Computer games enthusiasts will be interested in this decision from the English High Court in which it was found that the Nintendo Wii and Wii U systems infringe two patents owned by Philips. And for those with World Cup Football fever… one of Philips’ experts had previously done research which showed that in Geoff Hurst’s controversial goal in the 1966 World Cup Football final, the whole of the ball did not cross the whole of the line.

There were three patents in issue. The first (EP’484) relates to “modelling a virtual body in a virtual environment” i.e. Wii games where the player stands/runs on a “Balance Board” in order to control movement on the screen (for example cycling games). The second and third patents (EP’498 and EP’650) relate to a hand held pointing device used to control electrical apparatus i.e. Wii games where the player swipes a handheld remote in order to control movement on the screen (for example tennis games). EP’650 is a divisional from EP’498.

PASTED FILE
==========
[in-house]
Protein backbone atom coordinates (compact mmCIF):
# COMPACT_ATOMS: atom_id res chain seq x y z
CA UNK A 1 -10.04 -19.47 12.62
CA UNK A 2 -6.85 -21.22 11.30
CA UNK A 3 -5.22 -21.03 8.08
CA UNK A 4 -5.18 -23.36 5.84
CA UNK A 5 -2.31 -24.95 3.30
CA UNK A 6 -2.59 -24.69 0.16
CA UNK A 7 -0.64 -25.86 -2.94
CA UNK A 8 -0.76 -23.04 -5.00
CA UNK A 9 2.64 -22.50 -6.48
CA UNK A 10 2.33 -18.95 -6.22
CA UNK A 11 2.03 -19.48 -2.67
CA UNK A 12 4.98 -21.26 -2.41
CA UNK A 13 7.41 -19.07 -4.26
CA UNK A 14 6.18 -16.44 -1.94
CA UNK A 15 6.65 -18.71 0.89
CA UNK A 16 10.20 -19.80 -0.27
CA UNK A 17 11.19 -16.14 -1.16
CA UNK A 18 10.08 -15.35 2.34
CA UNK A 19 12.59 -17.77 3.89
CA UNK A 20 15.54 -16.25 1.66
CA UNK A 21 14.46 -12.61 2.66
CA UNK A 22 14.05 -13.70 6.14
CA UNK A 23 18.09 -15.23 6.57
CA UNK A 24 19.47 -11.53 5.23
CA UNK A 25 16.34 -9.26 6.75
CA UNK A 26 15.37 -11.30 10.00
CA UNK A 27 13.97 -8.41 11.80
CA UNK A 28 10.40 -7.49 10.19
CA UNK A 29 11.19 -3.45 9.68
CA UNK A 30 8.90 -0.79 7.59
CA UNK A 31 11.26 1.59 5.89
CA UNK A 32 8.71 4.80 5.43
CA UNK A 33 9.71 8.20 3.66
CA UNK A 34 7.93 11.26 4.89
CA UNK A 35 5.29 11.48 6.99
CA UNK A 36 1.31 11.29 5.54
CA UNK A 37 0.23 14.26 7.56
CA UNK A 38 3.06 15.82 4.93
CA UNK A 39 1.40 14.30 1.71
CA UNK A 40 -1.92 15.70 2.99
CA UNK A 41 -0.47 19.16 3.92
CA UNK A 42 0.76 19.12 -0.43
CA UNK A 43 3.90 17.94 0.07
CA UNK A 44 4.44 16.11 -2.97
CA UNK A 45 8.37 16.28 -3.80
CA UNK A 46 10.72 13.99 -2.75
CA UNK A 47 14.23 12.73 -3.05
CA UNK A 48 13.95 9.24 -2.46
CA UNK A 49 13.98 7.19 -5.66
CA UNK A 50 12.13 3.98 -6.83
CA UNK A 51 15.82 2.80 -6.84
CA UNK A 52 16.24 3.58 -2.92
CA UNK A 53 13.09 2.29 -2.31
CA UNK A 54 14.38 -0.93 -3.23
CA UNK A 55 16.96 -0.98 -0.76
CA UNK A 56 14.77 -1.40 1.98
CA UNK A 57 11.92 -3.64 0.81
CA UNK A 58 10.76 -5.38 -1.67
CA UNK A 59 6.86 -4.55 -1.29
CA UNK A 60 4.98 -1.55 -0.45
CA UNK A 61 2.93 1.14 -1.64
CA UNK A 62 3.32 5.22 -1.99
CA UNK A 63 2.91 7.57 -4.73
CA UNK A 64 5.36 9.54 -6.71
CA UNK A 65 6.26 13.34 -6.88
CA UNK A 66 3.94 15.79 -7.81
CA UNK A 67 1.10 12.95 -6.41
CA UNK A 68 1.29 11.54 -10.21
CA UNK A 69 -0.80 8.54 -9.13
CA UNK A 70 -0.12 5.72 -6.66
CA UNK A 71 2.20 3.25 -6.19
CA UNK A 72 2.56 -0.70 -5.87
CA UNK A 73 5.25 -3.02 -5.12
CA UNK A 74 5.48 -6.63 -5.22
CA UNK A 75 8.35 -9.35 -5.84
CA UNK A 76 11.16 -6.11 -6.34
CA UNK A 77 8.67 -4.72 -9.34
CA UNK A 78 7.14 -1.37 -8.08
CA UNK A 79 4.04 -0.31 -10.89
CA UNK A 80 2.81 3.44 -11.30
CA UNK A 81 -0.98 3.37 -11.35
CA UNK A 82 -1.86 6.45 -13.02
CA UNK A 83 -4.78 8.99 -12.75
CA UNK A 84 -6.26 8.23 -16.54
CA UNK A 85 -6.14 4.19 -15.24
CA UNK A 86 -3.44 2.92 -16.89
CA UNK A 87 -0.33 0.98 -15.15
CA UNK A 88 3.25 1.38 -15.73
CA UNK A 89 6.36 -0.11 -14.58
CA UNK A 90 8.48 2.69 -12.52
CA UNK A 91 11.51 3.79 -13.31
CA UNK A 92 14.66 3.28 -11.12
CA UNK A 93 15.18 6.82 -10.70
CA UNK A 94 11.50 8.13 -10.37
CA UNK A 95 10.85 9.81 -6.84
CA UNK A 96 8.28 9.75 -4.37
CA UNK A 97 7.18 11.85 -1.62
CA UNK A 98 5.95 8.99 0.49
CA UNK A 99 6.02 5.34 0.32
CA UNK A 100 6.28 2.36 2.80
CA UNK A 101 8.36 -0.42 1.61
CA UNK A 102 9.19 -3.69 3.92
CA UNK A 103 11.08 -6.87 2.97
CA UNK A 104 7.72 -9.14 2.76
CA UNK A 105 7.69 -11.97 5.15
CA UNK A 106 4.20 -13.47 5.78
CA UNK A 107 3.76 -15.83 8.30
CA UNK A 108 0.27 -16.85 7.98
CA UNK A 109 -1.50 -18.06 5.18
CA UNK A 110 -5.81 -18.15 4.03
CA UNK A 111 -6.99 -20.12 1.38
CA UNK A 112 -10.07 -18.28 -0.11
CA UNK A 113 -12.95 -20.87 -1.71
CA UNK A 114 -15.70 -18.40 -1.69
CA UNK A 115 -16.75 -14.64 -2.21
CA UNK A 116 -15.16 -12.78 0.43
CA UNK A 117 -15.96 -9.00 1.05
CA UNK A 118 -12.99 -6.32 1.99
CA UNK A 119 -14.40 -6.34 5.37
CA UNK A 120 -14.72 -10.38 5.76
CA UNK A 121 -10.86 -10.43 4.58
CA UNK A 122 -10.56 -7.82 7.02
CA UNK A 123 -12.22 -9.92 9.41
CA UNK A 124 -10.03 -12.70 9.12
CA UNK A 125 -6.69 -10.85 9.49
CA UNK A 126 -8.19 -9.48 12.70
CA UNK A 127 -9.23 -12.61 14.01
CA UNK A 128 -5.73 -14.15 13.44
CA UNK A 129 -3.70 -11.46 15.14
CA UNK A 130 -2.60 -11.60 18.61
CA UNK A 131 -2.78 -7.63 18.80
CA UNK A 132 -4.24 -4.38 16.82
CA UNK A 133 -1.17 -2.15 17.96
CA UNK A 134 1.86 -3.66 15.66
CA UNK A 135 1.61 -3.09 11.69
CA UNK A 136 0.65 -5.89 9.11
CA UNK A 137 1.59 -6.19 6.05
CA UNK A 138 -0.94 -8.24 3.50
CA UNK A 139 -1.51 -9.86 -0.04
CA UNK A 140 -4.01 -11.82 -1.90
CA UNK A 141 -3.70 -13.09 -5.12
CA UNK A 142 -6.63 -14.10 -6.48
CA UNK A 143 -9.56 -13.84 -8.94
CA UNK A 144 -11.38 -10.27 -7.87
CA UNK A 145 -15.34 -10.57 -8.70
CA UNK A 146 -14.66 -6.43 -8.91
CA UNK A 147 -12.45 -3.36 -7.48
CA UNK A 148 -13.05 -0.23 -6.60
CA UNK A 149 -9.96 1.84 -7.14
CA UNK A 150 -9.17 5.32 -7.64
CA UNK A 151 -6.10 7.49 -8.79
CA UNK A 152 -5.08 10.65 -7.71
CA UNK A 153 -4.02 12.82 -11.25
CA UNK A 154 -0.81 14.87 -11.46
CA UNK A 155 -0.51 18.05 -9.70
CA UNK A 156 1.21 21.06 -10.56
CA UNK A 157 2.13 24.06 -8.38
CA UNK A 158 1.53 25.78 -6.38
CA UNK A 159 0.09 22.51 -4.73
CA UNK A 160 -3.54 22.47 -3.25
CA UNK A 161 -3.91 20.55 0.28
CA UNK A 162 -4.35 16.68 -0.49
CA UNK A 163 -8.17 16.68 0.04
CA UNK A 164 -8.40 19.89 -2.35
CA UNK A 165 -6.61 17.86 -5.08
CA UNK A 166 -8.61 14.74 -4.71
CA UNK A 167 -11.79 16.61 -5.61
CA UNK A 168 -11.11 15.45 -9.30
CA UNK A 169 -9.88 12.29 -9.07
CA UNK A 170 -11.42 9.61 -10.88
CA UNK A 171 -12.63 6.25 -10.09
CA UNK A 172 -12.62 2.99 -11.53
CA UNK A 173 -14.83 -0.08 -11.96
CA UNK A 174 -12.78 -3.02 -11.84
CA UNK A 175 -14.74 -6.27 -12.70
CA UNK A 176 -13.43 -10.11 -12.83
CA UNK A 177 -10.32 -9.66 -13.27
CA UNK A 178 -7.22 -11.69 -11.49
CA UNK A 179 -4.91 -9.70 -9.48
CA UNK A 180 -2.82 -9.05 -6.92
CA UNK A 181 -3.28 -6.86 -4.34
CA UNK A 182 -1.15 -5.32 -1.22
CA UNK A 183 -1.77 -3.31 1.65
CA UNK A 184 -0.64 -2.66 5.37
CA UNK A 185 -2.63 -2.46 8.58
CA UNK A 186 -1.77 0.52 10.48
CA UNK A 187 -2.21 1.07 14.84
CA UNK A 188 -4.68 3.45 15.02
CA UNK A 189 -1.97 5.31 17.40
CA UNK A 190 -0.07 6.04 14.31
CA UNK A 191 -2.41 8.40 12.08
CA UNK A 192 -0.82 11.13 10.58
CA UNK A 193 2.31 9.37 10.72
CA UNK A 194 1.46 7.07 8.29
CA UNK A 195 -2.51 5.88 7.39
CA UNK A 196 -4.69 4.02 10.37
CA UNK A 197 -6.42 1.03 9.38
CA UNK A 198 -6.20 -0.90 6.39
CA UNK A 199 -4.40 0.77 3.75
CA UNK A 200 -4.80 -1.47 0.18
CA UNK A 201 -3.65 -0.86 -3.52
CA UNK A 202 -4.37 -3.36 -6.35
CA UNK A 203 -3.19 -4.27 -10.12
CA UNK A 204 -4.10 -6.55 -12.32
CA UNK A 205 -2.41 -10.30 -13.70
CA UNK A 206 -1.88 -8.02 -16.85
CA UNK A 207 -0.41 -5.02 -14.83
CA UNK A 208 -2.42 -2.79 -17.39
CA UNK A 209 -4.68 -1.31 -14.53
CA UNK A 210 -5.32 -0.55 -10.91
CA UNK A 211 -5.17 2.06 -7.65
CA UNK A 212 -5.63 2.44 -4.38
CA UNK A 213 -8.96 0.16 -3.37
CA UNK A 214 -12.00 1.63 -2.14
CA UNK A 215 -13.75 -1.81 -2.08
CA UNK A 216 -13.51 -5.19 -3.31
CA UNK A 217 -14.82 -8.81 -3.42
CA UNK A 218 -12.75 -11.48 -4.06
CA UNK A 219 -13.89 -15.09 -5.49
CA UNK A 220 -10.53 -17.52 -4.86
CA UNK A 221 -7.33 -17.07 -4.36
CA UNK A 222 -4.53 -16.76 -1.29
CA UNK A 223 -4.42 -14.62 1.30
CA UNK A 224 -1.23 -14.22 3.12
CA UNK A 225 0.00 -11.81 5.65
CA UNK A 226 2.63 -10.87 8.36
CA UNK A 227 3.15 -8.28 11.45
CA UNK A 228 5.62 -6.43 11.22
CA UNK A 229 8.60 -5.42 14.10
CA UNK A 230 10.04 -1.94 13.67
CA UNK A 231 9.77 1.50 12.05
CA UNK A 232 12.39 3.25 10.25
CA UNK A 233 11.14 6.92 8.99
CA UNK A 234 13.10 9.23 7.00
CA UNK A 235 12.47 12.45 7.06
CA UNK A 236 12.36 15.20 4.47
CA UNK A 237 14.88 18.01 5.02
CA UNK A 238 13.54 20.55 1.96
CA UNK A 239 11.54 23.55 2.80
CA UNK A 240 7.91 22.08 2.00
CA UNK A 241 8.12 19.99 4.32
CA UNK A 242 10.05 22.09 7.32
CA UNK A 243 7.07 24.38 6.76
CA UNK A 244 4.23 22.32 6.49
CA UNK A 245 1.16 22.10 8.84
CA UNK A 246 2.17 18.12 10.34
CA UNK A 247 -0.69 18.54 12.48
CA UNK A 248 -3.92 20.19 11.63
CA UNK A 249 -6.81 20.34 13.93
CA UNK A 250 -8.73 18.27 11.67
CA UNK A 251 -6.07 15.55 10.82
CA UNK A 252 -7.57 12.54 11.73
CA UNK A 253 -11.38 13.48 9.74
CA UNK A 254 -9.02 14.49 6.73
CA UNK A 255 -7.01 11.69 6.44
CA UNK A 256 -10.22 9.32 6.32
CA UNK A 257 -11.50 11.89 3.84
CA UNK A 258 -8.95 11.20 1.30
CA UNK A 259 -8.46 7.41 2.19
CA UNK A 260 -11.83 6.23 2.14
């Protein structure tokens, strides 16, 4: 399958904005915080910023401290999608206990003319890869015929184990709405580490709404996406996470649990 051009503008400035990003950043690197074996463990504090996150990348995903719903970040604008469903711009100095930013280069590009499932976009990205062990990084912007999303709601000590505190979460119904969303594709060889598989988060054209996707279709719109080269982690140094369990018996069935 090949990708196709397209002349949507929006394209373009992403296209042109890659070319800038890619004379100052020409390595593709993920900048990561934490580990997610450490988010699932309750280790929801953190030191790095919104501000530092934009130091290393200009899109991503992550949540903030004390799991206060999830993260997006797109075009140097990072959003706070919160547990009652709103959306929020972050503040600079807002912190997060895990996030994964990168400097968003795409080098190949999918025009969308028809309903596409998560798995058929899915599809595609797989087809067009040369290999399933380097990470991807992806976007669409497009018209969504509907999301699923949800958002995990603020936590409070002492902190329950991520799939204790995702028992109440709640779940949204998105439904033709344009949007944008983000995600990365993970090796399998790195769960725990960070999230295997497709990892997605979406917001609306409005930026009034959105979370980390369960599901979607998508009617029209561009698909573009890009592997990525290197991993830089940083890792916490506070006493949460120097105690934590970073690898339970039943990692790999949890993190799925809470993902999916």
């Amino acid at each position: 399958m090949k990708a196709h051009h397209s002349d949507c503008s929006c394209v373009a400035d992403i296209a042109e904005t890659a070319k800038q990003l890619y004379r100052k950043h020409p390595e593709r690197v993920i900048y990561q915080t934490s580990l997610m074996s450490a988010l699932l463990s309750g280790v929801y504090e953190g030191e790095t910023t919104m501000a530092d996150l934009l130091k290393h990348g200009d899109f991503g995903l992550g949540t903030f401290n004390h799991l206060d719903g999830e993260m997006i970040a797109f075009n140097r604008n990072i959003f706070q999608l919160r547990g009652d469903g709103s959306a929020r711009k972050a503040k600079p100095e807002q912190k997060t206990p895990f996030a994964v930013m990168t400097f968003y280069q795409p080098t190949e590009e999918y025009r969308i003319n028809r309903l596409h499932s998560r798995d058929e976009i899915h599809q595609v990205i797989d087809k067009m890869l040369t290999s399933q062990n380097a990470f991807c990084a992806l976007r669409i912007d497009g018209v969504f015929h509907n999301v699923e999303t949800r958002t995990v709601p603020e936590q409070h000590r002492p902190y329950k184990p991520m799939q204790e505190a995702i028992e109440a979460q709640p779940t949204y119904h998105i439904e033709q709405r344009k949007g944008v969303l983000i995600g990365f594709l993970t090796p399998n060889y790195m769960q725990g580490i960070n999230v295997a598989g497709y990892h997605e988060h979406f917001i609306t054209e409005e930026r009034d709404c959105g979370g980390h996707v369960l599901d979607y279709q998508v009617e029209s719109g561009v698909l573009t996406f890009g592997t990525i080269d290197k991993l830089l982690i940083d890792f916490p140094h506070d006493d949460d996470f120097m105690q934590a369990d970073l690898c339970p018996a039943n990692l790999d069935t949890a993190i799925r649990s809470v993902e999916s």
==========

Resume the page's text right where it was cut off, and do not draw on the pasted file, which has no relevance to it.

One point of contention arose in relation to the construction of claims to computer apparatus. It was noted that “virtual body modelling apparatus” would ordinarily be construed as “apparatus for virtual body modelling”, but the debate related to the meaning of the word “for”. Nintendo argued that it merely meant “suitable for” whereas Philips disagreed, pointing to the EPO Guidelines for Examination which state that the data processing/computer field provides an exception to this general rule and that instead “for” means “adapted to carry out the relevant steps/functions”. Noting that the EPO and UK Courts appear to have offered slightly different solutions, the trial judge, Birss J, emphasised that “the fact that a general purpose computer can be programmed to become a virtual body modelling apparatus does not mean that a general purpose computer is a virtual body modelling apparatus nor is it an apparatus suitable for virtual body modelling”. He did, however, observe that this finding may have an effect on what could be held to be a means relating to an essential element of the invention for the purposes of indirect infringement.